“Loner” [Kurtz writes 28] Marlow is laying on the deck of the steamer at the central station when he over hears bits and pieces of a conversation between the uncle and the manager. From what Marlow can decipher they are speaking of Kurtz. The uncle feels that if Kurtz is without companionship maybe the climate will kill him. The manager says he is alone, because he sent back his and assistant and a note. The note stated he would rather be without anyone then the incompetent people the central station seemed to be able to spare. Quote: ‘I had rather be alone than have the kind of men you can dispose of with me.’

“Architect” [Manager to uncle 29] Marlow is eavesdropping on the uncle and manager’s conniving and deceitful neglect of Kurtz. Kurtz’s ideals and goals for the Congo bothered the manager. The manager quotes Kurtz. Kurtz wanted to bring civilization to the uncivilized through the use of the stations. He didn’t have but a second thought of the economic profit when he first arrived in the Congo. This parallels with Marlow’s moral intention for the natives to have a better life with technology. The stations should be enlightenment for the natives to make them real people and better their living conditions. The stations were more like oppressors of the natives than caregivers. Kurtz wanted a legacy of good intentions personified through the stations. Quote: ‘Each station should be like a beacon on the road towards better things, a center for trade of course, but also for humanizing, improving, instructing.’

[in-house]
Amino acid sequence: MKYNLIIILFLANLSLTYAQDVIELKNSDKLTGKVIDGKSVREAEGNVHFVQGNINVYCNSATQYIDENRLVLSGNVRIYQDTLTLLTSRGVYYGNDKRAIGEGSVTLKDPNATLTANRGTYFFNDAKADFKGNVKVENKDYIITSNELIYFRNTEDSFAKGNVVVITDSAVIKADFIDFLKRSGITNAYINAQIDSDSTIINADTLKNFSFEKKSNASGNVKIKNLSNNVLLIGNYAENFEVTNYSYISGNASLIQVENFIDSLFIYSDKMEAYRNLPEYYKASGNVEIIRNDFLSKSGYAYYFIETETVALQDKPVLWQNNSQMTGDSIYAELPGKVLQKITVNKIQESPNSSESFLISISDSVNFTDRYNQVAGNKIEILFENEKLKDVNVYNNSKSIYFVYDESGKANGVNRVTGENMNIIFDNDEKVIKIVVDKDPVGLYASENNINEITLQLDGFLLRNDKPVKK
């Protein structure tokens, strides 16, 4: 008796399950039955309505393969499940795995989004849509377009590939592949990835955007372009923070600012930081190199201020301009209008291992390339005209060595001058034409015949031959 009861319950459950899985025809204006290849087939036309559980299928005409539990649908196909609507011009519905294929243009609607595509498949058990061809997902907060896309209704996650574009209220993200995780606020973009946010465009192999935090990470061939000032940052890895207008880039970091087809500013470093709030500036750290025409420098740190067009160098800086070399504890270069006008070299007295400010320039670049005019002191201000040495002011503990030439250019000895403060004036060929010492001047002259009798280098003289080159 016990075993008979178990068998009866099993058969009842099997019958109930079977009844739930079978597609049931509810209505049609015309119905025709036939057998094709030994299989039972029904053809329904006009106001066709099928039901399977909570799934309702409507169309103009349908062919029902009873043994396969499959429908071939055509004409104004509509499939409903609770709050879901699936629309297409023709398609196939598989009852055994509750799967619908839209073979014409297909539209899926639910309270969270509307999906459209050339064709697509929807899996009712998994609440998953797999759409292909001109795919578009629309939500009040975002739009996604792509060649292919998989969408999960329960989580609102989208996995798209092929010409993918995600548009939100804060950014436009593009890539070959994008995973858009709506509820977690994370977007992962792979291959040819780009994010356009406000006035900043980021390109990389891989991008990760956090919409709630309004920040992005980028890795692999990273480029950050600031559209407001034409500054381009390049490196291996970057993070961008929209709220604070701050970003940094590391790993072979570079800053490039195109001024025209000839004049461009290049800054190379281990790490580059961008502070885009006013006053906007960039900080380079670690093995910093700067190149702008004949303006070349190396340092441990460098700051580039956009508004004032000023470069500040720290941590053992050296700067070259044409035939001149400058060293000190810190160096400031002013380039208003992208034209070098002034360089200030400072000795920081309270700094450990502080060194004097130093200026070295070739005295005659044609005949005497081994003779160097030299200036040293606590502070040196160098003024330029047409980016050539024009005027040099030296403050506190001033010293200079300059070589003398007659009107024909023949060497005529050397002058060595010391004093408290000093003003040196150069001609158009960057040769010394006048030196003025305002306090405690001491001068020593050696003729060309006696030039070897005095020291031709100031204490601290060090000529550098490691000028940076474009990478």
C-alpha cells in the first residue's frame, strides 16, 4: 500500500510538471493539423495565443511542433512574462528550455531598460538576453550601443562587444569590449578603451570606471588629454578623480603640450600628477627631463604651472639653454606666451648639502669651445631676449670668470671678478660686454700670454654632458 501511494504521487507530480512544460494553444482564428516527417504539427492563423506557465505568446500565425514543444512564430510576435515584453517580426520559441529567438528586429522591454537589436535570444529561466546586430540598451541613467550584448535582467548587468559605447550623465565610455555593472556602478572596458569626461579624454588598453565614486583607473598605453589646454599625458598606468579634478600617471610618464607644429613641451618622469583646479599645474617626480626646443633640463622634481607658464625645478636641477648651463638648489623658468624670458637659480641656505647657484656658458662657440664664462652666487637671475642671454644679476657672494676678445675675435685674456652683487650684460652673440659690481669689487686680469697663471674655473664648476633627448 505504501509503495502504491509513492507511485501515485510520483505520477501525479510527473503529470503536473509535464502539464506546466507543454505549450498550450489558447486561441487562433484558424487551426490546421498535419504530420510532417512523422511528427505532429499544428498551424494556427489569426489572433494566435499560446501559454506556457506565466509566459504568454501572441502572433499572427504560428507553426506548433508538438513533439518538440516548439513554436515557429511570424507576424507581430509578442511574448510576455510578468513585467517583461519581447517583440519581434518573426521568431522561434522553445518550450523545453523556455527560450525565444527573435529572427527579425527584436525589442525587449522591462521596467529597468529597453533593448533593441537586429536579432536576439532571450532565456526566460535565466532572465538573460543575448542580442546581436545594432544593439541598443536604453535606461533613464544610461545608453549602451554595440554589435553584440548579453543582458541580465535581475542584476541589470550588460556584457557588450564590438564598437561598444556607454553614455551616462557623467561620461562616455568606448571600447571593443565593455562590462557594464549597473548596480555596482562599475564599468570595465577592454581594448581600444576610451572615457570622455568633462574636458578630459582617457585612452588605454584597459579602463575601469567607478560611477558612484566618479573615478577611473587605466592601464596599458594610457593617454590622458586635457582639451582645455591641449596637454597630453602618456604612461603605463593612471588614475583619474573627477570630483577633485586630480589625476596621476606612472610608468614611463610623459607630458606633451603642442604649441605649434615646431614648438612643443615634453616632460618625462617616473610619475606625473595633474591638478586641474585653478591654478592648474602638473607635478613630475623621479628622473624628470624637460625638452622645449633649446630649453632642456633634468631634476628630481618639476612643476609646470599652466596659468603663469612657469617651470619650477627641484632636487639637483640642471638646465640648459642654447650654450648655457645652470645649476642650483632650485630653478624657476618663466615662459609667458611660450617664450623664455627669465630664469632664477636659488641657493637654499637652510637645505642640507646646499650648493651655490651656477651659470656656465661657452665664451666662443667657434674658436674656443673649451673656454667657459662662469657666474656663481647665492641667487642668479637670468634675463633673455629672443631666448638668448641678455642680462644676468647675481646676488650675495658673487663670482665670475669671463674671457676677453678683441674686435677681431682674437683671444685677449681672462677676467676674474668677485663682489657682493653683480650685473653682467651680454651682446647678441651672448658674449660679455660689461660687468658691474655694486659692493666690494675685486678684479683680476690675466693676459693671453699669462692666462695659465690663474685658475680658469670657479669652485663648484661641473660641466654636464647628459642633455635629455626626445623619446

“Avant-garde” [Marlow to passengers 43] After the steamer is attacked and the helmsman is dead, an epiphany comes to Marlow. He may never speak to Kurtz for surely he must be dead. Through all the descriptions of Kurtz an image is not what comes to Marlow, it is Kurtz voice. Marlow’s first impression of Kurtz is his voice. Kurtz voice is haunting and dominant in Marlow’s mind. The presentation of a voice by Kurtz gives him the first control over Marlow’s inner self. Quote: ‘The man presented himself as a voice.’